This is a guest post by Ilan Rabinovitch, Director of Product Management at Datadog. The convergence of rapid feature development, automation, continuous delivery, and the shifting...by Ilan Rabinovitch
August 24, 2017
This is the final post of our series about transitioning to a DevOps culture (for now). To start from the beginning check out, Why You Should Establish a DevOps Culture.
When we talk about DevOps we often defer to a conversation around collaboration and culture. One of the most important aspects of taking a DevOps approach in your organization are the tools and procedures that drive this movement. Even more importantly are your relationships with your tools and culture to create a foundation of self-service, prioritization and people.
In a DevOps model, developers are empowered to do a lot on their own where previously they would have to rely on an operations team. To effectively transform into a DevOps culture, operations engineers help developers by creating tools that arm developers to solve problems on their own.
These self-service tools maintain consistency within your products’ performance, functional and physical attributes. Additionally, keeping your requirements, design and operational information in check through your product’s life cycle. Tools like Chef (which we use at PagerDuty), allow us to treat our infrastructure as code to enforce consistency across our test, development and product environments via version control, automated testing and peer reviews.
By providing developers with the tools they need to put out their own fires, more time can be spent improving your product, services and processes.
Tracking what customers care about will help you prioritize your monitoring metrics. At PagerDuty, we prioritize our ability to accept events and send alerts to our customers above all other systems and processes. We take reliability seriously and know how much our customers depend on us to receive alerts. If they don’t get alerts they may not recognize an error in their systems, which may cause extended outages. Because we monitor and prioritize metrics customers care about, there is a sense of urgency whenever one of our monitoring tools alerts us of an incident.
Our engineers won’t delay fixing an alerting issue because they’re in the process of attending to a non-customer facing incident. By establishing priority we can quickly shift gears to make sure our service is available to you at all time.
We recommend that you figure out what part of your product and services matter most to your customers and focus your monitoring and alerting in these areas. You will find that your satisfaction rate will increase with less disruption of the services your customers care about most.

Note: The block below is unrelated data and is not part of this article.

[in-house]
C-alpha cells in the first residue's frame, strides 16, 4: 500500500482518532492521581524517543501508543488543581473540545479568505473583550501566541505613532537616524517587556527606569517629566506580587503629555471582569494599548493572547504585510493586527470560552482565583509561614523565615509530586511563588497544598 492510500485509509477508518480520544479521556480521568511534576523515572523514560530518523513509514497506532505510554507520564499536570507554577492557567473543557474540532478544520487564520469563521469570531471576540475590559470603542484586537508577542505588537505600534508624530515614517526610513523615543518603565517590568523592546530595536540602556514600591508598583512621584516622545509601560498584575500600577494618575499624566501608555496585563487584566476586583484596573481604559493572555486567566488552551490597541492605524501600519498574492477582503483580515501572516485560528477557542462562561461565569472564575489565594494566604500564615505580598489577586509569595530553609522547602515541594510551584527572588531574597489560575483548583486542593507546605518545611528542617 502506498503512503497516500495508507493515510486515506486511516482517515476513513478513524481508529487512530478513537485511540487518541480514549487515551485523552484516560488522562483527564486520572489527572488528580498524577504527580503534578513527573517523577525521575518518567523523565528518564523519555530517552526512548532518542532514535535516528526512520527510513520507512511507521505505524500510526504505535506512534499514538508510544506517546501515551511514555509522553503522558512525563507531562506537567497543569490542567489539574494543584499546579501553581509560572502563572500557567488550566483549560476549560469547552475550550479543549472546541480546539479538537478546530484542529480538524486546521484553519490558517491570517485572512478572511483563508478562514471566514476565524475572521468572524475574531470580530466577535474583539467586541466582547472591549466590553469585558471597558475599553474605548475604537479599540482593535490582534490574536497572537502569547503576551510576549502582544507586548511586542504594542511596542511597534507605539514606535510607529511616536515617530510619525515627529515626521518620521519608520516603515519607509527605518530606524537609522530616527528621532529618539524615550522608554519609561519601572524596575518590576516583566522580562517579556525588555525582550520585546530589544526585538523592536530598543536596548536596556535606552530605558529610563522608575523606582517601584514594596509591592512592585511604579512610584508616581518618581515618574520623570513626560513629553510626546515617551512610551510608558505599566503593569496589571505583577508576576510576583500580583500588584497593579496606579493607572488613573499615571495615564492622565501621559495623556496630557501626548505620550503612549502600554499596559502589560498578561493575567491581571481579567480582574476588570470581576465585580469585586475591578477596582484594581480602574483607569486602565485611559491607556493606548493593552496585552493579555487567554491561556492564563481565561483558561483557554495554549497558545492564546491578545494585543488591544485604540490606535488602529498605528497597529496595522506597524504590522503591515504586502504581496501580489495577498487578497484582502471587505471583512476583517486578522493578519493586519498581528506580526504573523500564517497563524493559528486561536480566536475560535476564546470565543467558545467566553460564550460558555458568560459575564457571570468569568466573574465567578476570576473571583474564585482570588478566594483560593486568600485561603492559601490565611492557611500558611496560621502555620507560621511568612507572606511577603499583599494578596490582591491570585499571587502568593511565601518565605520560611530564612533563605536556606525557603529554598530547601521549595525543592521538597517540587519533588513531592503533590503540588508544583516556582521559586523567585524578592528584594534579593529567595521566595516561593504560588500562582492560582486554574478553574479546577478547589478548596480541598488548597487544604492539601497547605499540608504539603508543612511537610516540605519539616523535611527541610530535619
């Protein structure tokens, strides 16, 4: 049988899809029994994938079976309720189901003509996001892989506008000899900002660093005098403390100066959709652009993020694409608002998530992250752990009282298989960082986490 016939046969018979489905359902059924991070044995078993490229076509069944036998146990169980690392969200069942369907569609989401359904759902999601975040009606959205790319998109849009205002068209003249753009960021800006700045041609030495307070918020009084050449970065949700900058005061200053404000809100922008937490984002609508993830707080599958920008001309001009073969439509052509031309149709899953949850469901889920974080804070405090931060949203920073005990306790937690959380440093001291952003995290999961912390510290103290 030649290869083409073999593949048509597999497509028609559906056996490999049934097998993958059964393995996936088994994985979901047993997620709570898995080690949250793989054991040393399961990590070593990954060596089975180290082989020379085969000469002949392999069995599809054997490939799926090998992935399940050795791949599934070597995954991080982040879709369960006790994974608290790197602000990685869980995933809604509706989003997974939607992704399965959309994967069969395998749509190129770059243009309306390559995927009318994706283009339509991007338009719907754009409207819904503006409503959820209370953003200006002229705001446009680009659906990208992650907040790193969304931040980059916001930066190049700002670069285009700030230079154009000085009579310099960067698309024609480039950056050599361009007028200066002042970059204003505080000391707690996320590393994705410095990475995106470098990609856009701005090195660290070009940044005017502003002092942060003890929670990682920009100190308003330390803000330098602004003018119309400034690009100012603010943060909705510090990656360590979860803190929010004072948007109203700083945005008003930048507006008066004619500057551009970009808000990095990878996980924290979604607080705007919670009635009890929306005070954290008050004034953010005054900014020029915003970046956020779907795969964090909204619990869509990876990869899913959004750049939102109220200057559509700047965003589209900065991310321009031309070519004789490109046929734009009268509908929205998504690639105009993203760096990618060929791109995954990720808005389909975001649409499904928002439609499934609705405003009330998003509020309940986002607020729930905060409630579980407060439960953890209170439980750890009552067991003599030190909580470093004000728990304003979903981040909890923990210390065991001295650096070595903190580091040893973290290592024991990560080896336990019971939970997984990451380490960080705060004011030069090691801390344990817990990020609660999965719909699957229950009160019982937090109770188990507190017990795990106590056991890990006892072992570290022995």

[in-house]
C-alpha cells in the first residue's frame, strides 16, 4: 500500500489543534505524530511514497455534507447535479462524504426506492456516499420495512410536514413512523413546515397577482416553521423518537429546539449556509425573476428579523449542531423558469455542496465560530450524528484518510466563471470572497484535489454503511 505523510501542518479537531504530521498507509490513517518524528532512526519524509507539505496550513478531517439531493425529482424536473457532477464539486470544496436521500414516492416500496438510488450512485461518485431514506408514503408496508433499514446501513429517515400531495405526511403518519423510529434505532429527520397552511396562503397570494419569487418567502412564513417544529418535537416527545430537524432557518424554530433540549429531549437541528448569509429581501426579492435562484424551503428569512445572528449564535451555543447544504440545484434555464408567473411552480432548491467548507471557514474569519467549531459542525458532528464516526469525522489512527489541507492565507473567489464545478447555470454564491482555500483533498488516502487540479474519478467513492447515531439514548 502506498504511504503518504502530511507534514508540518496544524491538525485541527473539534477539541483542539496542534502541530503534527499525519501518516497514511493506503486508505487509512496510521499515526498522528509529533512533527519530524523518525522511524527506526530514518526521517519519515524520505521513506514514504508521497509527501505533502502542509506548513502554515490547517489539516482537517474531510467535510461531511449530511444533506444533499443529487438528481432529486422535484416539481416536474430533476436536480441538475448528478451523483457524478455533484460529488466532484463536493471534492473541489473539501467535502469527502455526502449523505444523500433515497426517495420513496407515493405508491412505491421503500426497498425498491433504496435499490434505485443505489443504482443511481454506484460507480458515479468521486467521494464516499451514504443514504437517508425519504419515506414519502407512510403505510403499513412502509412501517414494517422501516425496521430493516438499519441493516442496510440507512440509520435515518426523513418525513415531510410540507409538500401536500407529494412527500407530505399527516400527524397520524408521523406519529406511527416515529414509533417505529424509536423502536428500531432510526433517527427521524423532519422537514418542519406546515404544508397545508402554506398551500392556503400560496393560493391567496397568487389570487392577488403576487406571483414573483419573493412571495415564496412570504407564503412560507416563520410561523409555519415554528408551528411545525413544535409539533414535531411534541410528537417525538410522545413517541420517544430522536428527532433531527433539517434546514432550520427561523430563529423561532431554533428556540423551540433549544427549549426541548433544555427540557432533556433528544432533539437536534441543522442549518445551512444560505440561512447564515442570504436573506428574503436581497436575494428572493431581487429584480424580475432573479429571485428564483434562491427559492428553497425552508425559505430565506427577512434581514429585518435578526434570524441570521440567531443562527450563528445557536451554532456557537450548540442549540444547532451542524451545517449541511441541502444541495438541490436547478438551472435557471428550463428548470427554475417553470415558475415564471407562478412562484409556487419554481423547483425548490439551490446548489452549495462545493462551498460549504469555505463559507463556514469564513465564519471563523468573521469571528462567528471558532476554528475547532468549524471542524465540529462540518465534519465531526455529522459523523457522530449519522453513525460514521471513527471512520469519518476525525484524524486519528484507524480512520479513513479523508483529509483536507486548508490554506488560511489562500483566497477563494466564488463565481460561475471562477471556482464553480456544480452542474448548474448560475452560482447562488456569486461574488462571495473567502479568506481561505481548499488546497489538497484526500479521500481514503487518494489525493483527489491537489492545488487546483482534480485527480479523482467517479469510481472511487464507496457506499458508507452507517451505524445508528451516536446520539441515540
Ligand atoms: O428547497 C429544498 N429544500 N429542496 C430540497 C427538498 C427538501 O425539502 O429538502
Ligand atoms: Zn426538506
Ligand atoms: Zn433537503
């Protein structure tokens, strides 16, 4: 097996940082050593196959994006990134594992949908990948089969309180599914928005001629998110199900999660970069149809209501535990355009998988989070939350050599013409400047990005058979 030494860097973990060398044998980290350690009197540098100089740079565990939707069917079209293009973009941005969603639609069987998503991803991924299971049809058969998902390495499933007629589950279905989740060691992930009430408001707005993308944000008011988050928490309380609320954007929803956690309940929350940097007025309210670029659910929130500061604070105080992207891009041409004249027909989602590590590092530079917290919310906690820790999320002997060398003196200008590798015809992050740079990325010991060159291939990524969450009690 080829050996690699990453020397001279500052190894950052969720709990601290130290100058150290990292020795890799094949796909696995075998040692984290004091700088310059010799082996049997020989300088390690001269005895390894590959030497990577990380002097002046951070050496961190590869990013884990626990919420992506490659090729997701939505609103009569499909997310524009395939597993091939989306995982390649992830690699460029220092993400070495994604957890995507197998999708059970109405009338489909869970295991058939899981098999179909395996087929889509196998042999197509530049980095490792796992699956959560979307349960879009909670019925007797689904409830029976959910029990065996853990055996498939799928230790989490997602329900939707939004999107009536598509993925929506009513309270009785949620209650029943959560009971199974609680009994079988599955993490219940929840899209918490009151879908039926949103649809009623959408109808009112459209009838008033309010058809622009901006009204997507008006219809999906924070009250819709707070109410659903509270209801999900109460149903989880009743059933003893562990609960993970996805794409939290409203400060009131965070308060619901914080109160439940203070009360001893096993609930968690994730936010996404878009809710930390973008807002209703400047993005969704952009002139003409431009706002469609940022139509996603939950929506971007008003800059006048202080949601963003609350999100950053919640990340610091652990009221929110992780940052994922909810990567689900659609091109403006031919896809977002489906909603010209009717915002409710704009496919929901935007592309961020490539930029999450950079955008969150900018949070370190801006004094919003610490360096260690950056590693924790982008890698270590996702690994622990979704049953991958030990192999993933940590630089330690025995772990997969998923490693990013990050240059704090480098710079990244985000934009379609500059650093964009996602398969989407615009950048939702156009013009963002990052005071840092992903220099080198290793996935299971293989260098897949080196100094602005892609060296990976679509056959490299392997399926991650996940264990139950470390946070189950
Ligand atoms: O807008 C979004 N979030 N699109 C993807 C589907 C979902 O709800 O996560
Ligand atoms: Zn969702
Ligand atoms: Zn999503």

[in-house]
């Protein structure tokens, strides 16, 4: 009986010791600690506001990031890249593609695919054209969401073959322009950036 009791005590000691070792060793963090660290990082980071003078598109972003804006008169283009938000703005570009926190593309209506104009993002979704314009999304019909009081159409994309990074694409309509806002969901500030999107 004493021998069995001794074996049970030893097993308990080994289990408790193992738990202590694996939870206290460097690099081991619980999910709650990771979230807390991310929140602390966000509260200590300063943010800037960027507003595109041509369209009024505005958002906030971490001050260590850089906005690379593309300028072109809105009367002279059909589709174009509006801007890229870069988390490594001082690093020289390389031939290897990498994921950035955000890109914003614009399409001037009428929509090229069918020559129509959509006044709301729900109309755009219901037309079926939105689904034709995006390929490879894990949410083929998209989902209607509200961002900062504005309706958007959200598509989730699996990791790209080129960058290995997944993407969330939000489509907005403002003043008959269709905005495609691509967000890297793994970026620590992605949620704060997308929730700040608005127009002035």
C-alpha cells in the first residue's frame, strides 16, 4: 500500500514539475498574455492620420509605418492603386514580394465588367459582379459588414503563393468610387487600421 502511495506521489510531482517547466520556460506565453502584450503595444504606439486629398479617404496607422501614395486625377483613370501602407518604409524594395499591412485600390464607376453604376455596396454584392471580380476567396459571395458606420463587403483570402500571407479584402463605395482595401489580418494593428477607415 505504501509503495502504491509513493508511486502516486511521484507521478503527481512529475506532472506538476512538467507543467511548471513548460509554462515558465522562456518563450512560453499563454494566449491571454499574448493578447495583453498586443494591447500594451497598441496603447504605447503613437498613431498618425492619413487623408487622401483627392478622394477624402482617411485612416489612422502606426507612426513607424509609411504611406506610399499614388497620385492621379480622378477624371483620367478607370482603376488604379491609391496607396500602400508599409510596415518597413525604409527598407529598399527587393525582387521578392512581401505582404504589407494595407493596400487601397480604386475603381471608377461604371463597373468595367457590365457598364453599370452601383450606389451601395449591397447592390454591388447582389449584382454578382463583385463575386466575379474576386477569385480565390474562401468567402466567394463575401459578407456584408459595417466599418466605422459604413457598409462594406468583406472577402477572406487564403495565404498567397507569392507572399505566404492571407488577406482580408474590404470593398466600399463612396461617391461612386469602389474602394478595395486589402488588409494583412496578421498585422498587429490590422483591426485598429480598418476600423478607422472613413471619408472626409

Being empowered and working together is necessary for the adoption of a DevOps culture. Tools are meant to aid and enforce our relationships with each other. For example. GitHub allows your team not only to store code, but to collaborate and share a central source of knowledge and provide version control in case something goes wrong and needs to be rolled back.
At PagerDuty, we strive to be the interconnecting layer between your tools and people so you can respond to incidents faster and reduce your mean time to repair. We hope that our service creates a sense of accountability for your team members and allow teams to work together for a unified cause (i.e. fixing a critical incident). You will not have a successful business or working product without people.
For people to effectively impact your business they need have the ability to work when they are needed. Getting people on-call to keep them aware of the systems they are accountable for is an effective way to start.
“Getting devs on-call means we are targeting the appropriate teams with actionable alerts.” – Eduardo Saito, Director of Engineering at GREE
Those who haven’t been on-call before may be resistant, but they will soon see the value of being on-call as everyone aligns their pains with the pains of their customers.
We’ve spoken quite a bit lately on how to transition to a DevOps model in your organization. If you are just starting out remember that a culture of collaboration is key. You cannot operate a DevOps model with siloed departments. This may be the biggest hurdle for your company. But if you focus your energy on empowering your team through self-service, using tools that connect people to their systems and identifying a prioritization among your common goals you will be well on your way.
Update 4/10/14 – Continuing reading the transitioning to DevOps series: